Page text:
Owed respect vs. earned respect in the workplace

Ben Foley
5 min read

If you consider the characteristics of an enjoyable, productive, and efficient workplace environment, it’s likely that the concept of respect will come to mind. 

Respect in the workplace is absolutely essential because it supports efficient collaboration, leads to increased productivity, and facilitates overall business success. 

When respect in the workplace is lacking, employees can quickly become unmotivated, and often they pack their belongings and leave for their next career opportunity. 

Respect can mean different things to different people, and there are different forms of respect that leadership must continuously work to balance. That’s why it is important to have open, honest conversations about what respect means at your organization. 

In this article, we’ll break the concept of respect down into owed respect and earned respect, explain the importance of each in the workplace, and provide advice on how to maintain a balance that effectively promotes long term business success.

6 benefits of respect in the workplace

It may sound obvious that respect in the workplace is important, but there are tangible benefits that can solidify its business case.

Employees that feel respected:

  • Are more likely to respect others
  • Are more likely to remain loyal to their organization
  • Cooperate and collaborate better with others
  • Perform tasks more effectively and creatively
  • Are more likely to follow direction from leadership
  • Are quicker to accept responsibility when they make a mistake

Owed respect vs. earned respect in the workplace

The concept of respect can be broken down into two main concepts — owed respect and earned respect.

Owed respect

Owed respect aligns with the universal need for individuals to feel included or to feel that they belong to something bigger than themselves. 

Owed respect should be given to and provided by each and every member of a department or organization, as beneficial collaboration requires that all members of a group feel inherently valued.

According to Harvard Business Review, when respect is deprioritized, it typically results in the overstepping of boundaries in the form of over-monitoring and micromanagement, as well as an abuse of power and an underlying perception that all employees are dispensable.  

Earned respect

Earned respect exists when individual employees who display valued qualities or behaviors are rewarded for their contributions to a greater goal. 

Earned respect specifically recognizes high performing employees, and solidifies the perception that every employee has unique strengths and talents that are appreciated by those around them.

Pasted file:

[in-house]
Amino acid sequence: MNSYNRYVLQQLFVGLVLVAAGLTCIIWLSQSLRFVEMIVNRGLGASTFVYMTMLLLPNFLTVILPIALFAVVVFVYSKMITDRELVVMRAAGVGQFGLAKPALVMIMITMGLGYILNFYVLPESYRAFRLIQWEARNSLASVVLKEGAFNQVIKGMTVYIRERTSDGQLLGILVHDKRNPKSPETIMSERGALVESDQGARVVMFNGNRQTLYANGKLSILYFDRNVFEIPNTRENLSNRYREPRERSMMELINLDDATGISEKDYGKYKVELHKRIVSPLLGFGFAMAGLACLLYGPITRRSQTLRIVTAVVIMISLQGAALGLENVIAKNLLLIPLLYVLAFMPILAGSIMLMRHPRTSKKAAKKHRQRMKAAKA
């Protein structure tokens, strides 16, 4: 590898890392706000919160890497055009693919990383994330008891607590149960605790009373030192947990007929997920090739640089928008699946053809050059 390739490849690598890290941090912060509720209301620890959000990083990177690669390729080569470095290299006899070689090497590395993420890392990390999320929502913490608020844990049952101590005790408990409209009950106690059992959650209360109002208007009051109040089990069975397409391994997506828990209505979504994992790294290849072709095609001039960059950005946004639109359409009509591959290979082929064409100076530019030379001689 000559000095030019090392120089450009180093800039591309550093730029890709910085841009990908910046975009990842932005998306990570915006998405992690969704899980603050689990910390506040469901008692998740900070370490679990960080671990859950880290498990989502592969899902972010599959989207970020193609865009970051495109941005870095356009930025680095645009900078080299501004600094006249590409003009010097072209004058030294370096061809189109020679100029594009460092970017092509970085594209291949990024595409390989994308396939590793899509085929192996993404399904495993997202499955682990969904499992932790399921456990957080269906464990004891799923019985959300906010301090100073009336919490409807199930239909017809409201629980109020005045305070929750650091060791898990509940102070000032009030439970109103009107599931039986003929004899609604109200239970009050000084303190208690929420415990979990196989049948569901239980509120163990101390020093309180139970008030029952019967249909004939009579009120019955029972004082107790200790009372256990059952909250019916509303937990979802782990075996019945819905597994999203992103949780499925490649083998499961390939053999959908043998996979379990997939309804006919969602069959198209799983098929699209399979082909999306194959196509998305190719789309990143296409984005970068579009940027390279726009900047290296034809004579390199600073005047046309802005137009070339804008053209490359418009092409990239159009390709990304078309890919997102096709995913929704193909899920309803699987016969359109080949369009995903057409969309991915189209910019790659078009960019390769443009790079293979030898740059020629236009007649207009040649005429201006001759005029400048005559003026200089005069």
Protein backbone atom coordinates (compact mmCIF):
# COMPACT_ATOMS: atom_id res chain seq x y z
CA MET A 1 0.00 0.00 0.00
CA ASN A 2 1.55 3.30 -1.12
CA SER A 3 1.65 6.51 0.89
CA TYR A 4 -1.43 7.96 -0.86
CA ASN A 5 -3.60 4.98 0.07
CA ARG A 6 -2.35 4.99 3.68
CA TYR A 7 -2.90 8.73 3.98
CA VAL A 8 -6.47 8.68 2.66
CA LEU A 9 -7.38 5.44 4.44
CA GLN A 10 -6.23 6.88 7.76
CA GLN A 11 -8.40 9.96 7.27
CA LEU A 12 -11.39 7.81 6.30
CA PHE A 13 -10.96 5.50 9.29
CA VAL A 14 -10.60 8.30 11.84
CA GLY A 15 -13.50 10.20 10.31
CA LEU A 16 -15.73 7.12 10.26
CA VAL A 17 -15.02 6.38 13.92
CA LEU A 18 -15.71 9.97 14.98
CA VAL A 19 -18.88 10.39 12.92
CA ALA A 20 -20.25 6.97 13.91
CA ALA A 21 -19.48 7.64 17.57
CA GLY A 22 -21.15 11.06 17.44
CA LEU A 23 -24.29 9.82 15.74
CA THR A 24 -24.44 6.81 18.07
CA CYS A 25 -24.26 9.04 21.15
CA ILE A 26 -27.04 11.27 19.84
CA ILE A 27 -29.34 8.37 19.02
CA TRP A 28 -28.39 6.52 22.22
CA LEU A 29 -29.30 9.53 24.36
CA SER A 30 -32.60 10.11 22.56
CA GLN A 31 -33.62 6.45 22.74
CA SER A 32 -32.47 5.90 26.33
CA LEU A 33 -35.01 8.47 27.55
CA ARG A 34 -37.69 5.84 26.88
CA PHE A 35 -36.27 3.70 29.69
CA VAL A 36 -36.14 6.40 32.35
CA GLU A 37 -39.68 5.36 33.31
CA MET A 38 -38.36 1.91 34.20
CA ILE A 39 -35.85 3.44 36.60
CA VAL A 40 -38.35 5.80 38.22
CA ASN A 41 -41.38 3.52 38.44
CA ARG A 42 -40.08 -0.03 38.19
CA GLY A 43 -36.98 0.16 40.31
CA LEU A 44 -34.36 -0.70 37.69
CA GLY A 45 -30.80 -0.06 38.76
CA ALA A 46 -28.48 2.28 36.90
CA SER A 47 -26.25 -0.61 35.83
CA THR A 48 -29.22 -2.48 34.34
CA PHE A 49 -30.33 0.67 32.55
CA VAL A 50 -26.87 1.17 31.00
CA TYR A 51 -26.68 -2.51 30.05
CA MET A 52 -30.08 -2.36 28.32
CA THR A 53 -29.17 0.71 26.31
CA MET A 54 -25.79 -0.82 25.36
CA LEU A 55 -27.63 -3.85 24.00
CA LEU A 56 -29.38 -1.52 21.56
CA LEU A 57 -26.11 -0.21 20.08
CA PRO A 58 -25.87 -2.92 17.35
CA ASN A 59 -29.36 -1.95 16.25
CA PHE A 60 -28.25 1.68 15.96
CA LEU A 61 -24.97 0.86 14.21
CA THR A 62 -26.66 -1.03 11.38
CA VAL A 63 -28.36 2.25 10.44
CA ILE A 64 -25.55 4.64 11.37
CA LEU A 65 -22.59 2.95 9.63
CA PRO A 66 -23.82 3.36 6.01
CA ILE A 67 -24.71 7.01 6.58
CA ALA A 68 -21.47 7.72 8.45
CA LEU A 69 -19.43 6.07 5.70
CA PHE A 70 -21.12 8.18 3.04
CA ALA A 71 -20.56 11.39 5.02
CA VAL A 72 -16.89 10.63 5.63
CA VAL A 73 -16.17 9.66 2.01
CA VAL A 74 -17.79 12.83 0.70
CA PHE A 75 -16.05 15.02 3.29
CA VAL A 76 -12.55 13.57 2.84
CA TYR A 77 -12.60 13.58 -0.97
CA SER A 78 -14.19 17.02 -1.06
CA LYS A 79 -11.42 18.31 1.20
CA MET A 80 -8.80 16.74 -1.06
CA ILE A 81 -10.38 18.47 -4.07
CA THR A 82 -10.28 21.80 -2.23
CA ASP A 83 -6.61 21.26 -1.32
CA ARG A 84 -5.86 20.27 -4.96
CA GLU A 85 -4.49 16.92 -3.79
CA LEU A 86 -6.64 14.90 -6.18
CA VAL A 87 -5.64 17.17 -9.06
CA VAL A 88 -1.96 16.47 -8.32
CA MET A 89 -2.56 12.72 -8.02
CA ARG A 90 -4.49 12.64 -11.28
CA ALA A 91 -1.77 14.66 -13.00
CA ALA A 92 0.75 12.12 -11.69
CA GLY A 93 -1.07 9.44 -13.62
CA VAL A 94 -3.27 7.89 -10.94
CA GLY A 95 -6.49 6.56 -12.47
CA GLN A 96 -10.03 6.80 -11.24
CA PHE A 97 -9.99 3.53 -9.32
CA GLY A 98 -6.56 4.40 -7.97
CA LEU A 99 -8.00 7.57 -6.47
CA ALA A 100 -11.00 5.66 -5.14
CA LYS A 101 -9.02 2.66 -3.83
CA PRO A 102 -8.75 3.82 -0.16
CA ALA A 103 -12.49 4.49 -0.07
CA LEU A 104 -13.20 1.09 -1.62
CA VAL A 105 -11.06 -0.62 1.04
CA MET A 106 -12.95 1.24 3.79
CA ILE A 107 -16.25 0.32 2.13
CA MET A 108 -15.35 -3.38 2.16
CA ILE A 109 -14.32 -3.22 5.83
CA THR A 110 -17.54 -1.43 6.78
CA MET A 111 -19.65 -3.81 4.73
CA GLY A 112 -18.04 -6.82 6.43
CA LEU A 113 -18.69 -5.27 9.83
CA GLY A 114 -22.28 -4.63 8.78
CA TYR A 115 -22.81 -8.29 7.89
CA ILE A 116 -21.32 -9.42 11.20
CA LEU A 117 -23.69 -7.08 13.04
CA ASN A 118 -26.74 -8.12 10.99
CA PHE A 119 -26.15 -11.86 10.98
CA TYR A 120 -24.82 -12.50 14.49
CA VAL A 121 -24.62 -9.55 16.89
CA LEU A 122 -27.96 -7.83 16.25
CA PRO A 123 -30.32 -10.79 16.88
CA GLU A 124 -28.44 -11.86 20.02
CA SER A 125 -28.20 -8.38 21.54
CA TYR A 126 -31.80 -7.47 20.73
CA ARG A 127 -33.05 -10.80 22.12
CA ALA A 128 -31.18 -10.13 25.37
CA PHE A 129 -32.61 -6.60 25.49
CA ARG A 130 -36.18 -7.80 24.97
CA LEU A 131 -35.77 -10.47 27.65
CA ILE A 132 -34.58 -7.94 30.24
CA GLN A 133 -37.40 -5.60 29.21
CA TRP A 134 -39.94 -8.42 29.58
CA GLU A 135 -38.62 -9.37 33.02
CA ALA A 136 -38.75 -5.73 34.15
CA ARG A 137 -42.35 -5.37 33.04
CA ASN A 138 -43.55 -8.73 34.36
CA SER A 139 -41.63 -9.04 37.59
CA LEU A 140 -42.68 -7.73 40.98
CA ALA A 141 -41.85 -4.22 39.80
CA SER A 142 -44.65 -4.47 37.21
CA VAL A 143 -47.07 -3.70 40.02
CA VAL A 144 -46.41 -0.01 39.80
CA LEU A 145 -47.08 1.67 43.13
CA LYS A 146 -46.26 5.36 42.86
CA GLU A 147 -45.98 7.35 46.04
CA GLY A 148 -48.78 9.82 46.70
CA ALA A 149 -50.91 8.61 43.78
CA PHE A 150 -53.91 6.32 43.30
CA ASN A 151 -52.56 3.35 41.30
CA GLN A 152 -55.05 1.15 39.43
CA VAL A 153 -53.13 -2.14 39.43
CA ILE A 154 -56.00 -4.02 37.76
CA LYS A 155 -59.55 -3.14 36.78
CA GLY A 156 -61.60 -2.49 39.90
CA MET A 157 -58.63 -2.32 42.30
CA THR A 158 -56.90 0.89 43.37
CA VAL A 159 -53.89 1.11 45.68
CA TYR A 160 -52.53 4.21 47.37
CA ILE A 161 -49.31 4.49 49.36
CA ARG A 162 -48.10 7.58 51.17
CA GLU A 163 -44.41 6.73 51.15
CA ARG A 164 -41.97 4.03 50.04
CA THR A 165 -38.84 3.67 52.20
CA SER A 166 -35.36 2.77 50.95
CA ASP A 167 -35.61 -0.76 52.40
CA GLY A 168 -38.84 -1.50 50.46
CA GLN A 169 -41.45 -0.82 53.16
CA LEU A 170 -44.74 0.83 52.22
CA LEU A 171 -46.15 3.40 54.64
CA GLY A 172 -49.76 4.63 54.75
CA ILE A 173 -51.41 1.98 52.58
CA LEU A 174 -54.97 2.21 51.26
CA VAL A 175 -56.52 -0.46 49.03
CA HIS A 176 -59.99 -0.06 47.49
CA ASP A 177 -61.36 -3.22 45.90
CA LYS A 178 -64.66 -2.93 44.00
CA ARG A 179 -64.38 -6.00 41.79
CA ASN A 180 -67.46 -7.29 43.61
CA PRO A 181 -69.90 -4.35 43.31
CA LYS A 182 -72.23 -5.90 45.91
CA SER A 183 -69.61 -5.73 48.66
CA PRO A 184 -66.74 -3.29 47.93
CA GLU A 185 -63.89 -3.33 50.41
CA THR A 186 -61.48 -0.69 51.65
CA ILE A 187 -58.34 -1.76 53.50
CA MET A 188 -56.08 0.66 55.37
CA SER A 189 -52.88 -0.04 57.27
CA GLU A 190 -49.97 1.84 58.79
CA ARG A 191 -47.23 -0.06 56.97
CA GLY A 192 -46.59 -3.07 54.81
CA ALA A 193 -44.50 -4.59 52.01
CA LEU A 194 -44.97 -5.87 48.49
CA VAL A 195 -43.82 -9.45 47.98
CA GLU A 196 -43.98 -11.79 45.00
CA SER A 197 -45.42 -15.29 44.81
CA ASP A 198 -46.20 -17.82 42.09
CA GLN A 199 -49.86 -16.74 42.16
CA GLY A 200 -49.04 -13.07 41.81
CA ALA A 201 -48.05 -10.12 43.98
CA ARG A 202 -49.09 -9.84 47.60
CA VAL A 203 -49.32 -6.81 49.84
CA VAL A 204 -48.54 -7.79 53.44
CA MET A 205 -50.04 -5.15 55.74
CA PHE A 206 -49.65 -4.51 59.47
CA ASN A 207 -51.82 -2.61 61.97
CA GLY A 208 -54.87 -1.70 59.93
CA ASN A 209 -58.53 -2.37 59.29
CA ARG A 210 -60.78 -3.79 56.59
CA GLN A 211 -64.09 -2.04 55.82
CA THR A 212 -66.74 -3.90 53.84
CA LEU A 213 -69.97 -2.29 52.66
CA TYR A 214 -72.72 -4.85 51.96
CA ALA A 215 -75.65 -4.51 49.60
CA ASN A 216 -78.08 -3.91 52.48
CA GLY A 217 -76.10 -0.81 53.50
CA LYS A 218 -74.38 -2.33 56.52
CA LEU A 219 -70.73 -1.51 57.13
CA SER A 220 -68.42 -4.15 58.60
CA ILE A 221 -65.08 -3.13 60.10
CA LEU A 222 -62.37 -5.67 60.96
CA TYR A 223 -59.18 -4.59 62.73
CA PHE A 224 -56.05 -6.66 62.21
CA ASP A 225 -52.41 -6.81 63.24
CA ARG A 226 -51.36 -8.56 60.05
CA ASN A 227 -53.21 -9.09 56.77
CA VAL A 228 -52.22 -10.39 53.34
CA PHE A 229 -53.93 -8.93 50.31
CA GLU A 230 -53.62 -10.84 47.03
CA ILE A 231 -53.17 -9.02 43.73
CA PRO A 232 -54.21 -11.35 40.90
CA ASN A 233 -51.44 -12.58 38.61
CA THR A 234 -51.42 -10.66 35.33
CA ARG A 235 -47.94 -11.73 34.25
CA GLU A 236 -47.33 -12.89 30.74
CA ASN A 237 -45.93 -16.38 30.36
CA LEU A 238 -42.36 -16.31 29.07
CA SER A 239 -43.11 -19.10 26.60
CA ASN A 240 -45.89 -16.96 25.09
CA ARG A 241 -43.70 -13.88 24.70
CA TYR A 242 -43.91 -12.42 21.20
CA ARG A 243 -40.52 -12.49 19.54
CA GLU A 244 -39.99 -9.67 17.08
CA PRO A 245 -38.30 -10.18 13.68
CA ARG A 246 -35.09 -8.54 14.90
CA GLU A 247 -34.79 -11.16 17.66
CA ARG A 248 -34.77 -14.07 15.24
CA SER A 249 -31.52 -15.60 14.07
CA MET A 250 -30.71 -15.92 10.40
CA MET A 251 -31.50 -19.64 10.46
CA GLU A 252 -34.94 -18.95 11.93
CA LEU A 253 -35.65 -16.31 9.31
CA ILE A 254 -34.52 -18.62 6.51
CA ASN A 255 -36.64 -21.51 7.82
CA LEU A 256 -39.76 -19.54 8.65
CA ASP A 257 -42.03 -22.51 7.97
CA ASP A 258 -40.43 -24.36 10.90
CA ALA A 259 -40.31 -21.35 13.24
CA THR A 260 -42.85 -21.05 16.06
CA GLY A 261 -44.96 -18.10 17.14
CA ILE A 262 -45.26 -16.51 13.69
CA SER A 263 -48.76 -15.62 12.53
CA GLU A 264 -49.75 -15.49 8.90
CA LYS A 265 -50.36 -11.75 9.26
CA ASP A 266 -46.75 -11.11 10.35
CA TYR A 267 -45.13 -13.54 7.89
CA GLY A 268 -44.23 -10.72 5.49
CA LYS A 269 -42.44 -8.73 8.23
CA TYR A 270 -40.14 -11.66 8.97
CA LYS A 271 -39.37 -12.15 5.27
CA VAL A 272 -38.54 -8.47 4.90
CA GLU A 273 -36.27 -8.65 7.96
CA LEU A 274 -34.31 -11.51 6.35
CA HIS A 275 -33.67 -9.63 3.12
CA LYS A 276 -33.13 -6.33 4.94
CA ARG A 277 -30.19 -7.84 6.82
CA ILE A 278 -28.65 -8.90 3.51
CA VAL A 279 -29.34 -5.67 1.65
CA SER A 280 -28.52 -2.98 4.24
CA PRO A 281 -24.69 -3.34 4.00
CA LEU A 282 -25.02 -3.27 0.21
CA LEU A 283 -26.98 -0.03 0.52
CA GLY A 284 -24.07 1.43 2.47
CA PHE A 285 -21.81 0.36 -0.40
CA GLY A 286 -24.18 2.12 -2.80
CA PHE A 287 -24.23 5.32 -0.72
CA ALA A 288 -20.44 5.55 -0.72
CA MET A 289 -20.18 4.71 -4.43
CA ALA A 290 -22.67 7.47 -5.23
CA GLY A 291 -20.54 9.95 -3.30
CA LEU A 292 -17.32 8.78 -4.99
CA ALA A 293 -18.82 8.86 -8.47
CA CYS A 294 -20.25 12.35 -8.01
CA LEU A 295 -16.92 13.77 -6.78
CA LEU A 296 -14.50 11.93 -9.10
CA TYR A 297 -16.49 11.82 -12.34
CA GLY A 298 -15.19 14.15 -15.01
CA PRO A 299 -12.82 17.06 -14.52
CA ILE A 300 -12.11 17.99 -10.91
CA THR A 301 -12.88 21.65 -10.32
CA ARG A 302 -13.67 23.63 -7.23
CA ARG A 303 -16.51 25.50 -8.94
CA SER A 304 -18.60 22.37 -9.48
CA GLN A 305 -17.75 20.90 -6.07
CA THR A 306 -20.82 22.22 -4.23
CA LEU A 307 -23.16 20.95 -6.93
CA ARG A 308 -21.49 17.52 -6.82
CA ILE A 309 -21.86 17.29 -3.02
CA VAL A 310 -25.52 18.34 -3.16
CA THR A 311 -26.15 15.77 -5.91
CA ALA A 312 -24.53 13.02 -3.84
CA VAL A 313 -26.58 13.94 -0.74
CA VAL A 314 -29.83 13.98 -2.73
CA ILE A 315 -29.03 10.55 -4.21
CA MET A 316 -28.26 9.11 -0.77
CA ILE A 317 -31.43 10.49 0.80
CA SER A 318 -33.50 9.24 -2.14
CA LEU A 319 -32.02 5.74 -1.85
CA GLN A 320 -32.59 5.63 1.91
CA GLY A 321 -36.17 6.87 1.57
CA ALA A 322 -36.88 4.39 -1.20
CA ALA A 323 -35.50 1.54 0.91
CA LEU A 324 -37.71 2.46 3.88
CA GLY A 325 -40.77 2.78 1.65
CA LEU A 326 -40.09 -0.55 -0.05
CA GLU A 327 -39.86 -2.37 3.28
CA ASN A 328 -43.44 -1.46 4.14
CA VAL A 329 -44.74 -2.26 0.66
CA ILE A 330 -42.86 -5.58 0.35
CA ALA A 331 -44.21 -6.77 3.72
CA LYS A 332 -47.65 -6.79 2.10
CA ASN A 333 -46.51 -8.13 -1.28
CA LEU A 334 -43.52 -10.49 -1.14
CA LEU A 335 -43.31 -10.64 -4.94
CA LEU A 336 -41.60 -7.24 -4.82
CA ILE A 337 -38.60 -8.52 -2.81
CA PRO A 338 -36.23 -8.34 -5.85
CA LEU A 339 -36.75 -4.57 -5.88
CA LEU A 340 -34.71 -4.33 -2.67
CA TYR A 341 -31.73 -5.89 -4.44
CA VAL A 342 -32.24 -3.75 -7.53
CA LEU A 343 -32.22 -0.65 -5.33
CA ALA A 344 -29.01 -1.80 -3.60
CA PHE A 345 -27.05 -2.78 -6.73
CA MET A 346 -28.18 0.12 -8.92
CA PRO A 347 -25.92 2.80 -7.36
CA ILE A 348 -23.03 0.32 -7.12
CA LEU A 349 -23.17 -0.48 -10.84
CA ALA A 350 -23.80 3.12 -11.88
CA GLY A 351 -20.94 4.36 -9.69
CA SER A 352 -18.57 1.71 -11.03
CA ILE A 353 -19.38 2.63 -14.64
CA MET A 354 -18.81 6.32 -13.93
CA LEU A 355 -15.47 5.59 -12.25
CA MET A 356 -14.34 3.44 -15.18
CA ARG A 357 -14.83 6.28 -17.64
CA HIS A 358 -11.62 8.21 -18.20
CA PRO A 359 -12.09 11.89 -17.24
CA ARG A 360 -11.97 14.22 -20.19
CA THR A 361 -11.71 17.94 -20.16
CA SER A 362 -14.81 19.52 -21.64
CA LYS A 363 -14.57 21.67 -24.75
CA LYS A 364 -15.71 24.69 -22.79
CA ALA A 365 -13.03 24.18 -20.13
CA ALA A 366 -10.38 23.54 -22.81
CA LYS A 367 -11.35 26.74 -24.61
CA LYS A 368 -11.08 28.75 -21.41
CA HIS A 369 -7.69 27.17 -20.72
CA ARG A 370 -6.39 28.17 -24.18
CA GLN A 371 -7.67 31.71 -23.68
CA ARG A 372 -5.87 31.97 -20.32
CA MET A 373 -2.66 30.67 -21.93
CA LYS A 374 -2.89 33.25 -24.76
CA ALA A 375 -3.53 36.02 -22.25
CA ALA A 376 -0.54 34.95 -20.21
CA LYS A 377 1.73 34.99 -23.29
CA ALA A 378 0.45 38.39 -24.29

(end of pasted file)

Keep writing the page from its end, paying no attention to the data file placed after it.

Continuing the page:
If you find yourself working in an environment where there are a lot of instances in which people are taking credit for the work that others have put forth, you are most likely in a workplace that has low levels of earned respect. 

How to balance owed respect with earned respect in the workplace

Organizational culture usually stems from the top down. 

That being said, leaders at a given organization must proactively establish and maintain a culture of respect in the workplace. This is done by proactively leading by example and constantly paying attention.

High levels of owed respect, low levels of earned respect

If leadership is responsible for creating a culture with high levels of owed respect but low levels of earned respect, it can result in making individual achievement a low priority for employees.

This is because employees that operate in this type of culture will genuinely feel that everyone at the organization will be treated the same, regardless of individual performance.

This can wreak havoc on organizational culture because it typically results in a reduction of individual motivation and accountability, which ultimately has a negative effect on the organization’s bottom line and employee retention.

Low levels of owed respect, high levels of earned respect

On the other hand, leadership can also shoot themselves —and the organization —in the foot by creating a culture with low levels of owed respect but high levels of earned respect. 

In this case, the result is typically a workplace environment in which employees that should be working together are excessively competing with one another. 

This can end up being a massive cultural issue, especially for organizations that are not purely sales-driven — in which the competition of individuals on a sales team can drive success. 

Most organizations require departments to be interdependent and collaborative. 

When there are low levels of owed respect, it deters people from sharing impactful knowledge about their wins and losses and often promotes cutthroat or disloyal behavior.

For these organizations, low levels of owed respect with high levels of earned respect can be just as detrimental as high levels of owed respect with low levels of earned respect.

What can leadership do to find the right balance?

Educating leadership on the different types of respect and the importance of each in the workplace is the first step to creating an organizational culture built on respect. 

Once leadership has a concrete understanding of the different elements of respect, they can assess and adjust how their behavior impacts company culture. 

From there, leadership can work together to craft, establish, and enforce a workplace environment that aligns with the business’ goals and organization values.

It should come as no surprise that in most cases this means a culture with high levels of both owed and earned respect.

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